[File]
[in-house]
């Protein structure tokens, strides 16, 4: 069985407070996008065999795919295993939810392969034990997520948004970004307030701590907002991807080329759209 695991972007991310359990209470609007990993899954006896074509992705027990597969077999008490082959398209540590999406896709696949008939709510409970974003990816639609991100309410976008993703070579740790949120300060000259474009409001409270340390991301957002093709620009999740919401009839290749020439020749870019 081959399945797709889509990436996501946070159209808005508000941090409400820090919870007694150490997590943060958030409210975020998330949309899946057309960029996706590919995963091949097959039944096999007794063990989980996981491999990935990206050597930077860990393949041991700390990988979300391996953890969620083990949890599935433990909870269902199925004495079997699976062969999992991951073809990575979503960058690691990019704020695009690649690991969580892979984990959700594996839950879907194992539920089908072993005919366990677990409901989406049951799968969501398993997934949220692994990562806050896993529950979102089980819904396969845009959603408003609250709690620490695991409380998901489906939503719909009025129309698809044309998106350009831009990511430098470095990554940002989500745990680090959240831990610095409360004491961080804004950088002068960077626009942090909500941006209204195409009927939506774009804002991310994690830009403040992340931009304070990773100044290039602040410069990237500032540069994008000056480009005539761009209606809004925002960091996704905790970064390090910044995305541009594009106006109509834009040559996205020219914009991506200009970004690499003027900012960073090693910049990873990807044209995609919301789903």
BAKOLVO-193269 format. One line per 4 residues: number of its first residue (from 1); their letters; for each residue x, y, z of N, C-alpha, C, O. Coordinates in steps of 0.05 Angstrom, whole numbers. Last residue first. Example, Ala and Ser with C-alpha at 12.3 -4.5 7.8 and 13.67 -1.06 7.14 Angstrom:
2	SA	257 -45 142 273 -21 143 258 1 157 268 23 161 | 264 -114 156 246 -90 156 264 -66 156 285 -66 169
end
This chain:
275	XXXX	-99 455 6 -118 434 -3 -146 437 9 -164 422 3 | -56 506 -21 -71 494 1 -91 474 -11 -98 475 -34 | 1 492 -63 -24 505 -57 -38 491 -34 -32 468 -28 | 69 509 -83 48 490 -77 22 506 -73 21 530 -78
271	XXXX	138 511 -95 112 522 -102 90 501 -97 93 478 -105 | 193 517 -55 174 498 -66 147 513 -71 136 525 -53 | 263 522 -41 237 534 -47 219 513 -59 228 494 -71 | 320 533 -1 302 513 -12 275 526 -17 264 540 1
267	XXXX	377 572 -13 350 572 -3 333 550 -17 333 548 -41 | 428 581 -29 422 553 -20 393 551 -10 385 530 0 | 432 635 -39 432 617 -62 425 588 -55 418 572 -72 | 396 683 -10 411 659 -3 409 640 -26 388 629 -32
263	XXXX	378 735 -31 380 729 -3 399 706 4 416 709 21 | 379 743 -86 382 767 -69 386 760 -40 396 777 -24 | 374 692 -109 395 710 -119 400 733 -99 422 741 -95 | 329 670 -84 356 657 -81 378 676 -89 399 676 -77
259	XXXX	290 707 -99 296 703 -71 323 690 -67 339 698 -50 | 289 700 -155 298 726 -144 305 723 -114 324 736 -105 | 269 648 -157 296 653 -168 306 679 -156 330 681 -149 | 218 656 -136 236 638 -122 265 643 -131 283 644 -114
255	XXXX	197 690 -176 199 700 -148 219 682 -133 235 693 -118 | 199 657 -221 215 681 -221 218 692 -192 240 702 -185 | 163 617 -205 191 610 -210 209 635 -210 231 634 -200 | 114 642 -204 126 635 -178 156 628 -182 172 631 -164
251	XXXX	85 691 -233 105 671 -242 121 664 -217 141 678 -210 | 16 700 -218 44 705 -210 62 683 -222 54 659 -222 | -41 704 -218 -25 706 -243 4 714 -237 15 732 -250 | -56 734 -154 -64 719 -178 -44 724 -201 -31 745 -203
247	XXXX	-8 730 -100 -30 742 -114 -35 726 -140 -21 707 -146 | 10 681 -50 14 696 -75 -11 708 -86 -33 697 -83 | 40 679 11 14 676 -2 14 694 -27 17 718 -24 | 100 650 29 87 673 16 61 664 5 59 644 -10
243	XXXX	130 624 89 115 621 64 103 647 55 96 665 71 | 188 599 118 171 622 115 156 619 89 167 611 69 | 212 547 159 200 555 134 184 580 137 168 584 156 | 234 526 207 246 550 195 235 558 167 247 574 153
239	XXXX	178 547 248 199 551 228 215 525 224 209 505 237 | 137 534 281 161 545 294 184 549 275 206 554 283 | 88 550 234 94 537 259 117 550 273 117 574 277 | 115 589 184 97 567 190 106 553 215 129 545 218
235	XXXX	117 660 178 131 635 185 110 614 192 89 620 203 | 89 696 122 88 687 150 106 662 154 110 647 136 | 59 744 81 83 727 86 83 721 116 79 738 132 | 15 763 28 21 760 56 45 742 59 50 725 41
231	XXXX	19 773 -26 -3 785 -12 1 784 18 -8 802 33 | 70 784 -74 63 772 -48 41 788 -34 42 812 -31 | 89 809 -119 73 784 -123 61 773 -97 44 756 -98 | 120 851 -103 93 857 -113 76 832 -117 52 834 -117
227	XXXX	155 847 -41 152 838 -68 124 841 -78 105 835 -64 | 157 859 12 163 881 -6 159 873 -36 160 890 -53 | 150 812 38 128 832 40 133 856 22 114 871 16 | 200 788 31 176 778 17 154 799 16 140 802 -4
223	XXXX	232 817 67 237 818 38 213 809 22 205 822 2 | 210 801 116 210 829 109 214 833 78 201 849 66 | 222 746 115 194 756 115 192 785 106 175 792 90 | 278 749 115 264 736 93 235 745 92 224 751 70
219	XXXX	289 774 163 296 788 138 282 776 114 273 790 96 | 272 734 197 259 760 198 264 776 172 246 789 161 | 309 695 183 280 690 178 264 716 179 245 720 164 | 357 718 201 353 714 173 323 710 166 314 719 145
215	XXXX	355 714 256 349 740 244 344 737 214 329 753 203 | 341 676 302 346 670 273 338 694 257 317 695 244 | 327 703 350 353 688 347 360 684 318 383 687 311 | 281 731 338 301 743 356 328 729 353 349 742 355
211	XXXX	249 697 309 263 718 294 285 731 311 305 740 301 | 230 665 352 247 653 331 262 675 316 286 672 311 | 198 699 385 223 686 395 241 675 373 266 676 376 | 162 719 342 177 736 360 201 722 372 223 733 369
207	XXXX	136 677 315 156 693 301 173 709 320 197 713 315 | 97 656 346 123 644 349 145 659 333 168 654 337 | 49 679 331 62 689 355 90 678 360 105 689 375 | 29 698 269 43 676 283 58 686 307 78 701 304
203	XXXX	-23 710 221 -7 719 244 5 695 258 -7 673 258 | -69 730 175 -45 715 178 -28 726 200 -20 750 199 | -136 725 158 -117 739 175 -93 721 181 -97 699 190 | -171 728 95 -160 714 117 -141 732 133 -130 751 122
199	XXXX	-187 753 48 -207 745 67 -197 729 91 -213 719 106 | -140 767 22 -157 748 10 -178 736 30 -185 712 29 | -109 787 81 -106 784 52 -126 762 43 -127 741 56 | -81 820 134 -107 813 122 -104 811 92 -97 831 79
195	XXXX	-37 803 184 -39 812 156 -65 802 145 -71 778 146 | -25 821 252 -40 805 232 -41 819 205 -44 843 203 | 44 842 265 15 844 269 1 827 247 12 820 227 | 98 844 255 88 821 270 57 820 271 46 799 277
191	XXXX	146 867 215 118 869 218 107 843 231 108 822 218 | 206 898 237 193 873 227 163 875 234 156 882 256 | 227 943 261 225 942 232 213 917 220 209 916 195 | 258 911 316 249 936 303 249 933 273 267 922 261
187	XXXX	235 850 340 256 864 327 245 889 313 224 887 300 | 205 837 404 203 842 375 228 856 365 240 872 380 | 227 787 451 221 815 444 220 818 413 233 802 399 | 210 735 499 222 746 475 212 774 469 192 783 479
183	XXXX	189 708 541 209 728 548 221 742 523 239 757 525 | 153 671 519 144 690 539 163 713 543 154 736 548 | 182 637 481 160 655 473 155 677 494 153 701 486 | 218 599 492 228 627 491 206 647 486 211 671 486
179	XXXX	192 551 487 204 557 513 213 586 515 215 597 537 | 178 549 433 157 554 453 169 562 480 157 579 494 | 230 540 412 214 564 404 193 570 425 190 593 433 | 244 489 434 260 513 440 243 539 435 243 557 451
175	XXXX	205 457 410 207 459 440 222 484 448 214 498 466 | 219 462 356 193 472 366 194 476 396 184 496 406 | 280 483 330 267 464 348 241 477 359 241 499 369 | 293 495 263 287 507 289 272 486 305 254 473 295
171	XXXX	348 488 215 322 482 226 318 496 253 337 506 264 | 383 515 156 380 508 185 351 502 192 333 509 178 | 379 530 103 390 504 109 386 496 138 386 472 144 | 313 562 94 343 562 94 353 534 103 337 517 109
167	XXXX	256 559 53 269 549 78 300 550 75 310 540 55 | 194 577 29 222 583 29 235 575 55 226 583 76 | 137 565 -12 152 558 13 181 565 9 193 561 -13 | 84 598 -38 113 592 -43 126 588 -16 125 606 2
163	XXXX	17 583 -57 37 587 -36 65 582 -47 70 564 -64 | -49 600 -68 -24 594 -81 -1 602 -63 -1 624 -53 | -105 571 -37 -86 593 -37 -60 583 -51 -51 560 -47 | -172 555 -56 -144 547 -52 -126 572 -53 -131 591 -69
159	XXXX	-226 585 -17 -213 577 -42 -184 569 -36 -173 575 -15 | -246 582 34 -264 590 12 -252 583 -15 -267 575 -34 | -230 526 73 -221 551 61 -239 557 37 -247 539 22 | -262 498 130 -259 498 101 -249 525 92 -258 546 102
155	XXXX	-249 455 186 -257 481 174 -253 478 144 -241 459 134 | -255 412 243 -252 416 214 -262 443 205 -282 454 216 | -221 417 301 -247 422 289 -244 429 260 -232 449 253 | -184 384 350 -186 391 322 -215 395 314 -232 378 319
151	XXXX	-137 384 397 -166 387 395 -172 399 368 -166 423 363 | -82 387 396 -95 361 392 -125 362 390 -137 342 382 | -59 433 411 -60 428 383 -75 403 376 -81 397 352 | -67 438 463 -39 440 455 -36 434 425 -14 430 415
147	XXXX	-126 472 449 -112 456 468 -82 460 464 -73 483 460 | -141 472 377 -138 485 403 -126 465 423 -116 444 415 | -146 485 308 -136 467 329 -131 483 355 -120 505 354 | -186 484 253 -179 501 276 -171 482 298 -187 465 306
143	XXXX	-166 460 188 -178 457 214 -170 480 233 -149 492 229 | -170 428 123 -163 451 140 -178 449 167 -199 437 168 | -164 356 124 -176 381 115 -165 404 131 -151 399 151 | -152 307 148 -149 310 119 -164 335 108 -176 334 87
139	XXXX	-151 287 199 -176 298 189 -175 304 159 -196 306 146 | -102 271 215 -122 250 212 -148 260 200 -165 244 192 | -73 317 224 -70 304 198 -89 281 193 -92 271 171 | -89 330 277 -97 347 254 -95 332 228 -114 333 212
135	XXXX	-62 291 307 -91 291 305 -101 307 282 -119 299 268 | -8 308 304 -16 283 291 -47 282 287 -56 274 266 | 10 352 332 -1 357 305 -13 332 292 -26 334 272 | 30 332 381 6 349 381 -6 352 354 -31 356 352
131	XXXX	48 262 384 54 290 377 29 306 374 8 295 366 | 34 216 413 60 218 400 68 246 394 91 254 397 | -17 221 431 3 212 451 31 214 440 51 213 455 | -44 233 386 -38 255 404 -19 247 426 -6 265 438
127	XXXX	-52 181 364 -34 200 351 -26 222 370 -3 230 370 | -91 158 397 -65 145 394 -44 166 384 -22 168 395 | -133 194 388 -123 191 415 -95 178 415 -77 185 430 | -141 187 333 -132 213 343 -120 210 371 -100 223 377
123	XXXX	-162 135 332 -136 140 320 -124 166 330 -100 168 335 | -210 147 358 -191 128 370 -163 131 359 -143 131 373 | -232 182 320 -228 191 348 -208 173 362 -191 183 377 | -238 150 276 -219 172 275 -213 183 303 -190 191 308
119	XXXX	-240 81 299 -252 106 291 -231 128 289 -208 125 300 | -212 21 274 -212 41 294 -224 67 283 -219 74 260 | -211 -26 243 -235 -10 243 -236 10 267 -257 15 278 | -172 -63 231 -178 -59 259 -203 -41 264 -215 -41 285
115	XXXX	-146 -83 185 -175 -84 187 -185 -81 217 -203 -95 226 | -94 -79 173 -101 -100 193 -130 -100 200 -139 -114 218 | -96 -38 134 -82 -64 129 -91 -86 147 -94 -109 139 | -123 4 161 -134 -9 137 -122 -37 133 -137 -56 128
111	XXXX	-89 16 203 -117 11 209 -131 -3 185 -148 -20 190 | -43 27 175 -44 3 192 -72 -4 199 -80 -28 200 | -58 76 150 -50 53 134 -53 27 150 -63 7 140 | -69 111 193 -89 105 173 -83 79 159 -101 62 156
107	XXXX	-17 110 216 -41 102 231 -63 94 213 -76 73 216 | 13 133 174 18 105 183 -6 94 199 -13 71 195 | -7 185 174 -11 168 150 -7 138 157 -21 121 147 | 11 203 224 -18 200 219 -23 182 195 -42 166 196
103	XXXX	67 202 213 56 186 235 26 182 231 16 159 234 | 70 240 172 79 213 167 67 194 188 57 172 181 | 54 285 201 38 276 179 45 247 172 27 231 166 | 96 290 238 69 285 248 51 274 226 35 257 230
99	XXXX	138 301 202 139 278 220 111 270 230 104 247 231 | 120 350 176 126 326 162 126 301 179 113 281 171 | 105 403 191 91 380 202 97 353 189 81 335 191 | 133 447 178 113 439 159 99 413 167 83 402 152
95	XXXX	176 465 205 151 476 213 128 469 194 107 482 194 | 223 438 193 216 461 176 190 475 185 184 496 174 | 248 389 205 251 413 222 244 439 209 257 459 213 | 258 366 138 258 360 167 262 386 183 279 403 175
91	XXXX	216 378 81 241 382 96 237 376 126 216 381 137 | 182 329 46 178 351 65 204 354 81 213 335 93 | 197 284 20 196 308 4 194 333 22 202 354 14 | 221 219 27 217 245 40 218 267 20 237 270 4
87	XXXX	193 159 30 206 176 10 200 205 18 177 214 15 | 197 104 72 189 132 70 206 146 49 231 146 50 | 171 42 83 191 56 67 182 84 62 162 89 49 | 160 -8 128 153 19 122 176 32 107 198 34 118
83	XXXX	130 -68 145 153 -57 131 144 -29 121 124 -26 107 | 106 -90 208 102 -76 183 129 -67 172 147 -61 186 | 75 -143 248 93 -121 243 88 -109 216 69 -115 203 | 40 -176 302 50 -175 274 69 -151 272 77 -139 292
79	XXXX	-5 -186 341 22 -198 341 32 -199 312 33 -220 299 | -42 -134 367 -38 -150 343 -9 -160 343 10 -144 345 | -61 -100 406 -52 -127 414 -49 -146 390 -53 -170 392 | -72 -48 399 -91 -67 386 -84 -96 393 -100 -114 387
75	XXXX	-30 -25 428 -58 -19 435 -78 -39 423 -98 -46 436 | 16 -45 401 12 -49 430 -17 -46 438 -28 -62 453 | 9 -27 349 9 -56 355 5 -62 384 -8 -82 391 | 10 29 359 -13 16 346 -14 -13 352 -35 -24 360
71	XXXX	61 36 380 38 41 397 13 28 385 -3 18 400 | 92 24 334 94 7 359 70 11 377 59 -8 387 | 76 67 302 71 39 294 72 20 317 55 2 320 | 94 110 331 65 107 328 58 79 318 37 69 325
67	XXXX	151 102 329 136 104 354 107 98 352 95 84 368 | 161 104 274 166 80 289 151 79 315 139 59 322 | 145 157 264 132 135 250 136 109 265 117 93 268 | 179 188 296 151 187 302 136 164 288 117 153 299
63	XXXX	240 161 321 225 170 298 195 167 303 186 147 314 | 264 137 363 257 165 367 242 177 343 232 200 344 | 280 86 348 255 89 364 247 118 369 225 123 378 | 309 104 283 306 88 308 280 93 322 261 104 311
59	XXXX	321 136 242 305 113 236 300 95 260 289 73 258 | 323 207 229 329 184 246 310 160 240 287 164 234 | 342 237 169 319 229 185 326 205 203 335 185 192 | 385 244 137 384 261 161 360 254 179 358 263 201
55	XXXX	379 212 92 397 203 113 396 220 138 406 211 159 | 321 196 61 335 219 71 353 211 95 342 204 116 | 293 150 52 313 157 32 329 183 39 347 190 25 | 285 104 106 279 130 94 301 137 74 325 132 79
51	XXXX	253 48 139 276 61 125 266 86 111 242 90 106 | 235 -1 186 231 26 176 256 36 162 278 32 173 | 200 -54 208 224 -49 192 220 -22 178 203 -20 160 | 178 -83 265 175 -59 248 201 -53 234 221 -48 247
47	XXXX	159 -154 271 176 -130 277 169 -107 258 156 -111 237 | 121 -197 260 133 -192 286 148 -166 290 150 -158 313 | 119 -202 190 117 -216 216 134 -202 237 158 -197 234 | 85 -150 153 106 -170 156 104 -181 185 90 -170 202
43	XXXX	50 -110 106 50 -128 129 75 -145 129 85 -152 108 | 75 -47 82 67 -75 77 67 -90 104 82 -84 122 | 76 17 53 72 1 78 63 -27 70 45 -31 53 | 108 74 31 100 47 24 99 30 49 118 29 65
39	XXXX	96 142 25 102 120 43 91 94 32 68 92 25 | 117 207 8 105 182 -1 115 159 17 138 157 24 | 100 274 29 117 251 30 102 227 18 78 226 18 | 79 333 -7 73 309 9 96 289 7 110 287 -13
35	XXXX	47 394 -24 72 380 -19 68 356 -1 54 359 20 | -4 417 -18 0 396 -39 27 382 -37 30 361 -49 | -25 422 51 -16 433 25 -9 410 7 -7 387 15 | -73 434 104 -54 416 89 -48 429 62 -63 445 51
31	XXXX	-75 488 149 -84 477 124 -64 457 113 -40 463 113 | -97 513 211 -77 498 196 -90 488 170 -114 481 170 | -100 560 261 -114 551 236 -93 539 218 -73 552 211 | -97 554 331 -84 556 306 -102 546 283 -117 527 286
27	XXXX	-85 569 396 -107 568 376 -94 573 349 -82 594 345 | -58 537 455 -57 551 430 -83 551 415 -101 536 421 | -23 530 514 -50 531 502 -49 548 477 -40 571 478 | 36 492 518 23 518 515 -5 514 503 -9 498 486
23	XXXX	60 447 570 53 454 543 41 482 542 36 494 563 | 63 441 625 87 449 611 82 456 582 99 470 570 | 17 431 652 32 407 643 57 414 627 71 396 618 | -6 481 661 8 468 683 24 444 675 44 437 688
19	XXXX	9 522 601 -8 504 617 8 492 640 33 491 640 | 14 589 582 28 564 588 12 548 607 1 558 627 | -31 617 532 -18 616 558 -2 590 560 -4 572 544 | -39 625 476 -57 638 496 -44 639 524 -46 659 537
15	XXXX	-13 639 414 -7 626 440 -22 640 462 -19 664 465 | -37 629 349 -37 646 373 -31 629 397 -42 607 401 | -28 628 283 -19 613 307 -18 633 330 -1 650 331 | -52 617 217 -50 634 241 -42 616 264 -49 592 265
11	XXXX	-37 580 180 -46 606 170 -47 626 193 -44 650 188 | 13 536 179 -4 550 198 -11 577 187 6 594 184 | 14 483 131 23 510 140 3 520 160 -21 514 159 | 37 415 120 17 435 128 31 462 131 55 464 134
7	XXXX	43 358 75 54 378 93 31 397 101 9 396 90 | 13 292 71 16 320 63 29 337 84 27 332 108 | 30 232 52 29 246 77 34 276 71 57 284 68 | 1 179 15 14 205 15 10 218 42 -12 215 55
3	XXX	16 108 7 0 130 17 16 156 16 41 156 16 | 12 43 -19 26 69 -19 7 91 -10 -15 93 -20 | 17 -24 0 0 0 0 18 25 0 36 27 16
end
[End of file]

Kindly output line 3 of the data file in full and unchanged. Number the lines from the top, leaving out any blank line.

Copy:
BAKOLVO-193269 format. One line per 4 residues: number of its first residue (from 1); their letters; for each residue x, y, z of N, C-alpha, C, O. Coordinates in steps of 0.05 Angstrom, whole numbers. Last residue first. Example, Ala and Ser with C-alpha at 12.3 -4.5 7.8 and 13.67 -1.06 7.14 Angstrom: